This weekend I get to take the longest plane ride of my life, a 14-hour flight from JFK (in New York City) to Doha, Qatar. I’m speaking at the Technology in Higher Education (THE) Conference organized by the schools that form “Education City” in Qatar. These nine international universities, including Georgetown University, Texas A&M, Carnegie Mellon, Virginia Commonwealth, Cornell, and Northwestern, deliver undergraduate and graduate programs in Qatar as part of the country’s “transition from a carbon economy to a knowledge economy.”
This is, I think, the fourth year for the conference, and I’m honored to be a part of it. I’m looking forward to seeing a part of the world I’ve never visited before and to meeting my fellow speakers and conference participants, including former Yale University CIO Philip Long and Plymouth University learning technologist Steve (@timbuckteeth) Wheeler. I’m on the program twice, once for a keynote on using educational technologies in ways that leverage what we know about how people learn, and once for a concurrent session on social pedagogies. Abstracts are below.
I’m hoping to live-tweet from the conference, although with the time difference (eight hours ahead of Central!), you may be asleep while I’m doing so! I’m also hoping to post what might be the best photos I’ve ever taken on my Flickr feed when I get back from Qatar. Wish me luck dealing with jetlag while I’m there!
Keynote – Technology for Learning: Creating Active Learning Environments in Today’s Classroom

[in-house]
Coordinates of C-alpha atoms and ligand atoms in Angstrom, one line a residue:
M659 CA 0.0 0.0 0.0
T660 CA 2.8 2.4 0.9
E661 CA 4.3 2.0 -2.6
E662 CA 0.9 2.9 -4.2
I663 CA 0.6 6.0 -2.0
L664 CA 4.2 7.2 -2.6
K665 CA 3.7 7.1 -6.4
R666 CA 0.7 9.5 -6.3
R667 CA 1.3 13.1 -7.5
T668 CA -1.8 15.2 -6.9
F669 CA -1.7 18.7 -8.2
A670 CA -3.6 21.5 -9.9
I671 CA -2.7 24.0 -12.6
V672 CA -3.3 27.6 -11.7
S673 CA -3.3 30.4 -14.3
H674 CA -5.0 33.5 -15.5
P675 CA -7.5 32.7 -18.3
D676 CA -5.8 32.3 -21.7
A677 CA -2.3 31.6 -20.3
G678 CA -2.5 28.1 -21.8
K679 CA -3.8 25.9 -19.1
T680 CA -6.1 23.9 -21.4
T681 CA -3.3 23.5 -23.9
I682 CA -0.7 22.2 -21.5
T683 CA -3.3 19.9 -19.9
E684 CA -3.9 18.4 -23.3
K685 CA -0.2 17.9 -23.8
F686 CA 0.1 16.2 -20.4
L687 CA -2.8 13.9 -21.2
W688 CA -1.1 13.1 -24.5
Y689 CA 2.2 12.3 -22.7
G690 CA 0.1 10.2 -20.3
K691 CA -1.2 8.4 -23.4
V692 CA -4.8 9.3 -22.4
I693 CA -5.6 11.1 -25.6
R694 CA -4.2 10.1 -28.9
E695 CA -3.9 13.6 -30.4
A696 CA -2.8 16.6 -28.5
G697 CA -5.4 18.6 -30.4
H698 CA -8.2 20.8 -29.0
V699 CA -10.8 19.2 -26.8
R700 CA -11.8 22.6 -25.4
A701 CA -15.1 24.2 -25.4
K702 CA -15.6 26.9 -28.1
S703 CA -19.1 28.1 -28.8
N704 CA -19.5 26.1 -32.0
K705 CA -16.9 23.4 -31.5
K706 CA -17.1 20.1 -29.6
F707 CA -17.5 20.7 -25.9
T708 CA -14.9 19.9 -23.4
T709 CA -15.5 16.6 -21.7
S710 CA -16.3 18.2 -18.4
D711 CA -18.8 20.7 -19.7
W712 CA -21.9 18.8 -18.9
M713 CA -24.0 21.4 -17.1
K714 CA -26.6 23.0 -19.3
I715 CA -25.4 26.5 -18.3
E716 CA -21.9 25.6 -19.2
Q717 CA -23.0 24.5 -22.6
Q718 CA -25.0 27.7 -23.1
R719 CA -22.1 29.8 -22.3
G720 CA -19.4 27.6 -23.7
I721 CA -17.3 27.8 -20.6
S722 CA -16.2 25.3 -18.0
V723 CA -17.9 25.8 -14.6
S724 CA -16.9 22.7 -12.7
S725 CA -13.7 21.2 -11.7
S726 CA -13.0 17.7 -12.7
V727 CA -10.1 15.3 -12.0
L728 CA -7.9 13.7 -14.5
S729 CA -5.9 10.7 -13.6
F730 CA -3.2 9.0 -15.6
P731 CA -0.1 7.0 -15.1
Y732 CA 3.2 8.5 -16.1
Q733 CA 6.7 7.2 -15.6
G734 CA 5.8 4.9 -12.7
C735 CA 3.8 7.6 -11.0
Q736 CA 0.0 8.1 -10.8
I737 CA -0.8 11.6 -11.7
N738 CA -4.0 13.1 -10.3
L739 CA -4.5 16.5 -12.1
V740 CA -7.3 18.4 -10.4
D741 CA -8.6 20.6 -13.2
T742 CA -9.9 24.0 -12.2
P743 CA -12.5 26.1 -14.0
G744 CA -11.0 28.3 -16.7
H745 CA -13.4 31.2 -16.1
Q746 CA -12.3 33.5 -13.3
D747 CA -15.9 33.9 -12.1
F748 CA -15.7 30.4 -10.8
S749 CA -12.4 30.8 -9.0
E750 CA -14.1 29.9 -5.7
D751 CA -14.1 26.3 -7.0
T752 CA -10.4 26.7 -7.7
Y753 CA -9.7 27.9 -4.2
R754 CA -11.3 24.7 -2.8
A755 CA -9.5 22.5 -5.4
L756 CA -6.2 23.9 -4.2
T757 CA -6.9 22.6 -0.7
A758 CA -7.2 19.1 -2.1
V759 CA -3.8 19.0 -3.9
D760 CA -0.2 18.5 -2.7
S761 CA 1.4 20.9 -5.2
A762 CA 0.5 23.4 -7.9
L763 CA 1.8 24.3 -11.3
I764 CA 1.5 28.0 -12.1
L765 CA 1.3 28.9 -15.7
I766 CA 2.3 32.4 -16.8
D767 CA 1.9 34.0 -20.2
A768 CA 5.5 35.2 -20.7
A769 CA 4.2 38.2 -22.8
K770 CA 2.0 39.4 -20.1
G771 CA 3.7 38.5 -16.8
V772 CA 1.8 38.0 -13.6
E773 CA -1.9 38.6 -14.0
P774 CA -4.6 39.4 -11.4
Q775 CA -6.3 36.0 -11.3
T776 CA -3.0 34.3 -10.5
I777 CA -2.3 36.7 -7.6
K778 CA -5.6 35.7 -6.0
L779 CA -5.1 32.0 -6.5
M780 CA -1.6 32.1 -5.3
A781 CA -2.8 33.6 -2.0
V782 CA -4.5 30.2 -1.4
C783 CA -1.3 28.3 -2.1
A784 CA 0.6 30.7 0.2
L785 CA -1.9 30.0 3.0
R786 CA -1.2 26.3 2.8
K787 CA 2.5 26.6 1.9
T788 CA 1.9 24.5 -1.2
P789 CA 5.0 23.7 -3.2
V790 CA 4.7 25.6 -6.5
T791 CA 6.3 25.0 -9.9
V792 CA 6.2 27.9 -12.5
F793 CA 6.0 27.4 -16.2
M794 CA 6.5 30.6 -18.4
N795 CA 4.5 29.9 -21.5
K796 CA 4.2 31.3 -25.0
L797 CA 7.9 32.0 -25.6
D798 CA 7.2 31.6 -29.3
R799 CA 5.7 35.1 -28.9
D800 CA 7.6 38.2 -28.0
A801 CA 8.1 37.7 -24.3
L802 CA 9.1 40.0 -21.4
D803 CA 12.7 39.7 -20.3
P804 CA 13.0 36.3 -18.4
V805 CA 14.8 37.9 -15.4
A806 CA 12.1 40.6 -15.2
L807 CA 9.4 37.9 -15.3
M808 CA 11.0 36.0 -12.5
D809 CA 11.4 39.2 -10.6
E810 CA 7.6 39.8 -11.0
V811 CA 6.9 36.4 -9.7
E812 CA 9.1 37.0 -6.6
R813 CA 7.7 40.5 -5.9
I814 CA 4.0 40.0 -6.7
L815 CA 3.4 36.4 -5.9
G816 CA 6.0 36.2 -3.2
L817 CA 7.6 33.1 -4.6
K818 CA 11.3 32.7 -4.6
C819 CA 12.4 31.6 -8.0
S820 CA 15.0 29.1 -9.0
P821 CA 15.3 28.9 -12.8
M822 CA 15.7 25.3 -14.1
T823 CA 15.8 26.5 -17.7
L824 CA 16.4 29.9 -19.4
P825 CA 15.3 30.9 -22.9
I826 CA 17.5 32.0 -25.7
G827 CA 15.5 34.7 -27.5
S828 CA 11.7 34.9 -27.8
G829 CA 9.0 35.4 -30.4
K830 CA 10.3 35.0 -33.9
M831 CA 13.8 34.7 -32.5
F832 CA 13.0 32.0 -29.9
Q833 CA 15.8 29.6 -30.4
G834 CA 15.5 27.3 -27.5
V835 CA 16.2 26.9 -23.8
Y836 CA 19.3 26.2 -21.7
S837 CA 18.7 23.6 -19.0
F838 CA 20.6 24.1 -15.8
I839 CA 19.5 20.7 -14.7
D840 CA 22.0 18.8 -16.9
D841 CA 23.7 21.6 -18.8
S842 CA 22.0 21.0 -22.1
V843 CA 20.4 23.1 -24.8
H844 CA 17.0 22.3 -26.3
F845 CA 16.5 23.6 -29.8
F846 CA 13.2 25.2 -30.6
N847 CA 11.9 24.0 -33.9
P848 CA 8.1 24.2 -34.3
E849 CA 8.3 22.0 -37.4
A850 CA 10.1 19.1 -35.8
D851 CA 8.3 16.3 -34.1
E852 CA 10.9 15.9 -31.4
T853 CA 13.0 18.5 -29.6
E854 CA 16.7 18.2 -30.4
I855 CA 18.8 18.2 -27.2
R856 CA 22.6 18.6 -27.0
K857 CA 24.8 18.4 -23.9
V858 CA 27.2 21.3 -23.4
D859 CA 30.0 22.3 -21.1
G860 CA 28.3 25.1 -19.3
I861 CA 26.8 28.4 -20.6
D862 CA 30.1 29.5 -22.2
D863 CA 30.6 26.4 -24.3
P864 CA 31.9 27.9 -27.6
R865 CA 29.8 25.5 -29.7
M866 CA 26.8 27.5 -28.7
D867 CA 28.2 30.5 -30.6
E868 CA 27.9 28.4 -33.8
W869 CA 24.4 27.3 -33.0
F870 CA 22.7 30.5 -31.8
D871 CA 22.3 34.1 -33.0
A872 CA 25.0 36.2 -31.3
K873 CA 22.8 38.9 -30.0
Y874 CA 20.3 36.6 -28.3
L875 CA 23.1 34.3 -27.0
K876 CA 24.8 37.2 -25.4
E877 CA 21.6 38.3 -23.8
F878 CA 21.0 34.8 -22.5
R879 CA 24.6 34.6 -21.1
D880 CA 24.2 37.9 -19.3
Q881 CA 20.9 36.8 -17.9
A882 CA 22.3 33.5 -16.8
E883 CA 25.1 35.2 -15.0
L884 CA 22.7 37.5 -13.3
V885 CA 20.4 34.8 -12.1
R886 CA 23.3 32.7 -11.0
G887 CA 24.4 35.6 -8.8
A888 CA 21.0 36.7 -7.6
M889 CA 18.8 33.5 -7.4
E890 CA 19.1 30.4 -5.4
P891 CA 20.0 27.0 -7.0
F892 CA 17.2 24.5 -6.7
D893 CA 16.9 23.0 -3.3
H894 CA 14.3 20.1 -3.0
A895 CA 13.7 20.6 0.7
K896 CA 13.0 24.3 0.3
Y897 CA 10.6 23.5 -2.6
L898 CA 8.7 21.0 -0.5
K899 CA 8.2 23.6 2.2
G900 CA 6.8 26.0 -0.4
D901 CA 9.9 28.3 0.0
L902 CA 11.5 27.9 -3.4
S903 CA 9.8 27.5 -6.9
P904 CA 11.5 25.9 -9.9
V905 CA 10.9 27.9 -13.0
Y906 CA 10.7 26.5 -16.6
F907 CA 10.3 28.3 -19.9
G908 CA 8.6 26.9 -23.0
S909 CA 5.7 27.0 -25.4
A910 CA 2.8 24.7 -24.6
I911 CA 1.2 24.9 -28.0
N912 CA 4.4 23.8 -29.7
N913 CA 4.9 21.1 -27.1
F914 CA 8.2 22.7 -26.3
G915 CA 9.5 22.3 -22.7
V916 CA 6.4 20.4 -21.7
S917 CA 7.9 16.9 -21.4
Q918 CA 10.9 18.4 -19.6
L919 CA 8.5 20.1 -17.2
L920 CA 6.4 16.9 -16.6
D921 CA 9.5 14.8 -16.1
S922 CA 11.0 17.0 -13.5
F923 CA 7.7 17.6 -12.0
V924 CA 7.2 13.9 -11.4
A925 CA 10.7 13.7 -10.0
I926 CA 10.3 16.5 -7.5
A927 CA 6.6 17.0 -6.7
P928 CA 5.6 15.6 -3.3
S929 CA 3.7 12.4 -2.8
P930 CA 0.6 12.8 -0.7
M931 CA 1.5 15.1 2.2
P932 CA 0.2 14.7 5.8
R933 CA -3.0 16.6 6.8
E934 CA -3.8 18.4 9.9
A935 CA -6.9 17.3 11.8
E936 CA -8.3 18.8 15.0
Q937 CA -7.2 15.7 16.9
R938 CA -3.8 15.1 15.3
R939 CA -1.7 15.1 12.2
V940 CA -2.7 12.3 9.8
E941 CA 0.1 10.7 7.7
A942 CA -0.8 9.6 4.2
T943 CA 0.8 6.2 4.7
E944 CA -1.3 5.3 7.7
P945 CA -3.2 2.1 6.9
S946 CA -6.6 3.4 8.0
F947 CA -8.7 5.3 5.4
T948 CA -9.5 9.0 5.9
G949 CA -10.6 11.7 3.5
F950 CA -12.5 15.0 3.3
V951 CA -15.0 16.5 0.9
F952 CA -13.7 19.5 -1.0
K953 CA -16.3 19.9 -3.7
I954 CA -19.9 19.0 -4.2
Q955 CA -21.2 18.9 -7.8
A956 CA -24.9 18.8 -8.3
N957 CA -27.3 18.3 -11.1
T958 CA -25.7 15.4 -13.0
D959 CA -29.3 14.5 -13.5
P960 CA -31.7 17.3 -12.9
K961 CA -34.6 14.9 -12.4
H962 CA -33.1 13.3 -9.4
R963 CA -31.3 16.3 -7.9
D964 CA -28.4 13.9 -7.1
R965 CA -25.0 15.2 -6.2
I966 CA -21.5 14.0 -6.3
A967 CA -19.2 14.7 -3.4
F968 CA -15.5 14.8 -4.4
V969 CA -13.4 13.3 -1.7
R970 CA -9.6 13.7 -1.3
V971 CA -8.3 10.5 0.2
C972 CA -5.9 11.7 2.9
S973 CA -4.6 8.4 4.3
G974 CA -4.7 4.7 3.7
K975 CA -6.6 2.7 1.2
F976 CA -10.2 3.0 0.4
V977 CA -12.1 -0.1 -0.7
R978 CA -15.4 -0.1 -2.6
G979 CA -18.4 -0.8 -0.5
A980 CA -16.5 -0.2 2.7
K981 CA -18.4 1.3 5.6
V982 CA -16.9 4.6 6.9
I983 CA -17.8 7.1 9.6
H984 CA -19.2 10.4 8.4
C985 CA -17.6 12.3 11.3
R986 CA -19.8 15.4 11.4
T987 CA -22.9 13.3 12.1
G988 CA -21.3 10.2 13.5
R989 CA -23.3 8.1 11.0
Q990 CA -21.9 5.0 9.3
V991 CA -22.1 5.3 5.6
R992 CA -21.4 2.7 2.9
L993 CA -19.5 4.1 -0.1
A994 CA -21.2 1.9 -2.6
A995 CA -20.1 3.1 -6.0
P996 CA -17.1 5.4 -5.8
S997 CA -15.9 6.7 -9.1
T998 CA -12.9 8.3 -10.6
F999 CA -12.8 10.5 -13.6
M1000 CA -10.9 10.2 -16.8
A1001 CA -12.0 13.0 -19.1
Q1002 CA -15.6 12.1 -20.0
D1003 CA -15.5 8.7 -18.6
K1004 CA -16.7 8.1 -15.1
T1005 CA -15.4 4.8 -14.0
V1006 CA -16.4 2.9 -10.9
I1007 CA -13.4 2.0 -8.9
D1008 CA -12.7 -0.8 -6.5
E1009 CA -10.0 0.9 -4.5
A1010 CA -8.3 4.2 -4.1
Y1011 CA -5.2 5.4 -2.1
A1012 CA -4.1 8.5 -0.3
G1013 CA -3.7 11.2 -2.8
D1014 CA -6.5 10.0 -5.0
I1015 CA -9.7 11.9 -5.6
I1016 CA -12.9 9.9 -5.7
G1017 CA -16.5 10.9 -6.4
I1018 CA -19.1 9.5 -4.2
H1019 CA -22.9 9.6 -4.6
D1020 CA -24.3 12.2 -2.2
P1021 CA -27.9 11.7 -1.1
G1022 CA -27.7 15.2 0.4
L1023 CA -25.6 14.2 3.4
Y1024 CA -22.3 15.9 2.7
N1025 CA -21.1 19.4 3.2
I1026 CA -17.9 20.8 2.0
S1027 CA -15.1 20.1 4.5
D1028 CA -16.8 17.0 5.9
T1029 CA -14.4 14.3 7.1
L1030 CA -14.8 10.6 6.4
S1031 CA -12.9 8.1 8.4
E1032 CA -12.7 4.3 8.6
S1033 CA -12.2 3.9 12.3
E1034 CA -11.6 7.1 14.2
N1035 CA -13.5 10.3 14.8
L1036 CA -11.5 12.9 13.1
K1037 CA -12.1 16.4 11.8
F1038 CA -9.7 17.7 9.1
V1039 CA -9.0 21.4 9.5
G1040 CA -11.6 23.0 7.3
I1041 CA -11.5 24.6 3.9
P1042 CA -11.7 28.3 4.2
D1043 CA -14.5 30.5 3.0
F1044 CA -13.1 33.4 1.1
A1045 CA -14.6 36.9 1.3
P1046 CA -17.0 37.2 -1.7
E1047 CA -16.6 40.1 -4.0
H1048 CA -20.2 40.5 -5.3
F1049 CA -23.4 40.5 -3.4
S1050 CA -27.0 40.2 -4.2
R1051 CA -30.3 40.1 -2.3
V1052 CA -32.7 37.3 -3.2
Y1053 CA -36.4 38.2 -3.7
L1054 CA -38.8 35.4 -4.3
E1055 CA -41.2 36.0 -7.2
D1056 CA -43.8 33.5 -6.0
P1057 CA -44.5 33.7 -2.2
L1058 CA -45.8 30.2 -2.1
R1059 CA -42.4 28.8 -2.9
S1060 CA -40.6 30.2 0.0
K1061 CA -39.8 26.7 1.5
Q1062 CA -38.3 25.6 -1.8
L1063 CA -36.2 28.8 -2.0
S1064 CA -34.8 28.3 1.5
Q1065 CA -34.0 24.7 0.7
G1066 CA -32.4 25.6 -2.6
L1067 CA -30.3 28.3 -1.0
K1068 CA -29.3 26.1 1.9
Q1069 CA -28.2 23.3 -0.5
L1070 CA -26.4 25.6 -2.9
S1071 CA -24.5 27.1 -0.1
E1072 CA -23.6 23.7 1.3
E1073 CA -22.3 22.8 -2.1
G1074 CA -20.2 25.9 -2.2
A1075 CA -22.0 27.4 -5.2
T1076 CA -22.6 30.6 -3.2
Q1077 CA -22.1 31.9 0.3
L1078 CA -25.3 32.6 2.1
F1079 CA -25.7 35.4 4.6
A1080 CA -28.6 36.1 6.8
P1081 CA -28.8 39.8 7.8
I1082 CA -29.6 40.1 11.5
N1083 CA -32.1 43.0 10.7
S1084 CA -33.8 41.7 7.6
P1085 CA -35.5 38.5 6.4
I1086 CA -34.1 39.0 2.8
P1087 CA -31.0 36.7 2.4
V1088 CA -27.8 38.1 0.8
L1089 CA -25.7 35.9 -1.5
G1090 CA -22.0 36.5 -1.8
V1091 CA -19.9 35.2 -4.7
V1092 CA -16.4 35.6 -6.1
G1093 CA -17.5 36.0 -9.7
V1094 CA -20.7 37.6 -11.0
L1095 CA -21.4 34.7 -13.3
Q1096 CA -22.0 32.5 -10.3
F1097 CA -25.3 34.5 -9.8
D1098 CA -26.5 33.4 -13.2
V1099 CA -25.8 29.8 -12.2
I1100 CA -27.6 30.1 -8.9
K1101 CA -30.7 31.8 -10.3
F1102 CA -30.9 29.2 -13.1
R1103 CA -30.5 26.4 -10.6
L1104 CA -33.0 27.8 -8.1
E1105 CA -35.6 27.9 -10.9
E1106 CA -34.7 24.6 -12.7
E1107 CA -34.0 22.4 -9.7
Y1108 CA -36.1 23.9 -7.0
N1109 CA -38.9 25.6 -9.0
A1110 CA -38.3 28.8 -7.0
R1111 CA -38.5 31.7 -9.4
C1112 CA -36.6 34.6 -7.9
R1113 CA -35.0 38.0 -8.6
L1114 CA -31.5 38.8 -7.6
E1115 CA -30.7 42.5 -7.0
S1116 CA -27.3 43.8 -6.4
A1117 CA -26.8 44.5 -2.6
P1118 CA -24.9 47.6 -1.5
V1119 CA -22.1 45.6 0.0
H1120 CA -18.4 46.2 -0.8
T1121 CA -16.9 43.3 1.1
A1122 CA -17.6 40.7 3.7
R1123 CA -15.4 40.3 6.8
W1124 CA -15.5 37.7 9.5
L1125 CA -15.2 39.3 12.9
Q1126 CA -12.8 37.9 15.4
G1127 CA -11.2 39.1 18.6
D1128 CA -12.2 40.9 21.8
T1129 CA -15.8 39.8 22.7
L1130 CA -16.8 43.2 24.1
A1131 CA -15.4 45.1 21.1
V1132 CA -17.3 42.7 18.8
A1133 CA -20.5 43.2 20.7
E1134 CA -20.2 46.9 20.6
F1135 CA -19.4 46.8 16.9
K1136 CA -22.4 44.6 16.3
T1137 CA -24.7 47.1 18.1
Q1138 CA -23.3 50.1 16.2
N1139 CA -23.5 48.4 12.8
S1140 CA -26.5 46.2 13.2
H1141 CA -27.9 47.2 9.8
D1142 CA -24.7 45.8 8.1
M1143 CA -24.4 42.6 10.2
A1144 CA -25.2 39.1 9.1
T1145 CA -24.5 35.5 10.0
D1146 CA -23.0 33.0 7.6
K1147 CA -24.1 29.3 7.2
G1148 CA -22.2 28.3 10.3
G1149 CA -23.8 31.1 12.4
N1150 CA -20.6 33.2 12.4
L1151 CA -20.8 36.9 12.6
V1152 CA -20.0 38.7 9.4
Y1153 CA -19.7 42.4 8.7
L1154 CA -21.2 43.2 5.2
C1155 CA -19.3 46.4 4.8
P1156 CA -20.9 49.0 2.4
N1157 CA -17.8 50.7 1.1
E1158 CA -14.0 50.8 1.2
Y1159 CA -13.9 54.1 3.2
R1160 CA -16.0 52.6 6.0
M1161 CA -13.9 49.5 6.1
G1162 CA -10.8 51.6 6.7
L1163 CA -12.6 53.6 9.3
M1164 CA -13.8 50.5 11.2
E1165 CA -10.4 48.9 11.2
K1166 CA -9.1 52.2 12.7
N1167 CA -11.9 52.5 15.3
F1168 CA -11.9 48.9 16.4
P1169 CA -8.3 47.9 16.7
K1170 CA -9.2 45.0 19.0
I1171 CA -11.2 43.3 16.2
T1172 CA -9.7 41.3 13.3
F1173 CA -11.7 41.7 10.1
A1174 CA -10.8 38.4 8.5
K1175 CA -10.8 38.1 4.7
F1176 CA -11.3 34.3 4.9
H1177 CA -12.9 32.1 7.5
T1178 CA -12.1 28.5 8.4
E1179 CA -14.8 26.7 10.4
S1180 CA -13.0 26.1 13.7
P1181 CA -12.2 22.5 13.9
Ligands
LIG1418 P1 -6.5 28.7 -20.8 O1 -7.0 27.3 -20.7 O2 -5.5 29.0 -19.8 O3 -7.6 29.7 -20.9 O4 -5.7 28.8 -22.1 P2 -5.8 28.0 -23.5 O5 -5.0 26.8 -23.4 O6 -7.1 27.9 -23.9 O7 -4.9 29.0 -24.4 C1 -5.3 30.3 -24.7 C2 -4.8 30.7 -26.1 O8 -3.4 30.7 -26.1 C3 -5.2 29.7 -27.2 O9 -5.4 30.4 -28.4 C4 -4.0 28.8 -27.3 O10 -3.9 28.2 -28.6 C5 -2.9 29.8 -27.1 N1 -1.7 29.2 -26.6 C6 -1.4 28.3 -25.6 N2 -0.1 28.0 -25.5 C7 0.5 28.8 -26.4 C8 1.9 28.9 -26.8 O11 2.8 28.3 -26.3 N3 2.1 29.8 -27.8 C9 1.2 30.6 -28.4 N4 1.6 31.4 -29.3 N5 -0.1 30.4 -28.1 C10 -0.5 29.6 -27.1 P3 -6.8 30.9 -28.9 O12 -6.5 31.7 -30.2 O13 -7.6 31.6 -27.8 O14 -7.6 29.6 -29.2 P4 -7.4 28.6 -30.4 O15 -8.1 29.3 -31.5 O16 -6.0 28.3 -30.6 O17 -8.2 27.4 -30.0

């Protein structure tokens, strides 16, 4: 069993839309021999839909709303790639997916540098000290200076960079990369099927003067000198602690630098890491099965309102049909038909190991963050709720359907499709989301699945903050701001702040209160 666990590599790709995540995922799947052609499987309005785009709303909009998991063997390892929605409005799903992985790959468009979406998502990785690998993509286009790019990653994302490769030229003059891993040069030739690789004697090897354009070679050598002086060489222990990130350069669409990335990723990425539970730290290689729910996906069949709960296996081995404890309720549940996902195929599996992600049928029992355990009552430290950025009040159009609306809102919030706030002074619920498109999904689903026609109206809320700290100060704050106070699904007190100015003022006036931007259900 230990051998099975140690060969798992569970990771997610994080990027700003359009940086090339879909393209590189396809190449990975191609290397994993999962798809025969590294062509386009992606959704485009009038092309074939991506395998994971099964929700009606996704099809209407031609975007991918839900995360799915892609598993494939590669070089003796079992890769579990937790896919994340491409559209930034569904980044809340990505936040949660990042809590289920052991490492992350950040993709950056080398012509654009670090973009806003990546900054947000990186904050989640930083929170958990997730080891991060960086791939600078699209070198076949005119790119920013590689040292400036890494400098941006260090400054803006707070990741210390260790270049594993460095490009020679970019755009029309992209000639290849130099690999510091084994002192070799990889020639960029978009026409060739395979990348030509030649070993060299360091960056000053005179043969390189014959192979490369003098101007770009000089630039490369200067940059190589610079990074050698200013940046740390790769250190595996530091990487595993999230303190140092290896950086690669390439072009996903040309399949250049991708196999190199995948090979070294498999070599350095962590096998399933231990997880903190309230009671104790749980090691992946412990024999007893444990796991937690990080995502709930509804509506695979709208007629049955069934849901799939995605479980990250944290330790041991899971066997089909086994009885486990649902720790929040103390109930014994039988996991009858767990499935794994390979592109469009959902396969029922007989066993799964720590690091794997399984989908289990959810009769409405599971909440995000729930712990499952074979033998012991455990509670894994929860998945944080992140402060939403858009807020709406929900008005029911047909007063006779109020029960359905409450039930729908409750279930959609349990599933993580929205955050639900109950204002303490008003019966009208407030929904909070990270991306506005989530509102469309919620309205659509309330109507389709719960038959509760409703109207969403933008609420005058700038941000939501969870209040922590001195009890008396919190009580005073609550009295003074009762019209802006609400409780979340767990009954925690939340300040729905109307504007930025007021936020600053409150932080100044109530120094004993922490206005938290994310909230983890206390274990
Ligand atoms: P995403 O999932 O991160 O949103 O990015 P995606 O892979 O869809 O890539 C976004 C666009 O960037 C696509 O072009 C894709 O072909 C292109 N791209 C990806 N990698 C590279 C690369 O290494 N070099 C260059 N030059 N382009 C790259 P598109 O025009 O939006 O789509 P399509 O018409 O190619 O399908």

An understanding of how learning works can help us make teaching choices that more effectively foster student learning. When new technologies enter the scene, however, it’s not always clear how they fit into this process. Educational technology can facilitate new avenues for student learning, but if we’re not careful to use that technology in ways consistent with principles of learning, the technology can become just a distracting shiny object. In this talk, we’ll explore a few of those principles of learning and how they can help us be more intentional and effective teachers—with or without technology.
Session – Social Pedagogies: Motivating Students through Social Media and Authentic Audiences
Social pedagogies are those in which students construct knowledge by representing that knowledge for authentic audiences. Although these pedagogies can be implemented without technology, they provide a useful framework with which instructors can determine how digital technologies can support teaching and learning. In this session, we will use this framework to consider how social media (course blogs, social bookmarking, Twitter) can be used to connect students with authentic audiences, including their peers and the rest of the world, in order to motivate those students toward deeper learning.
Image: “At the Museum of Islamic Art Park,” Omar Chatriwala, Flickr (CC)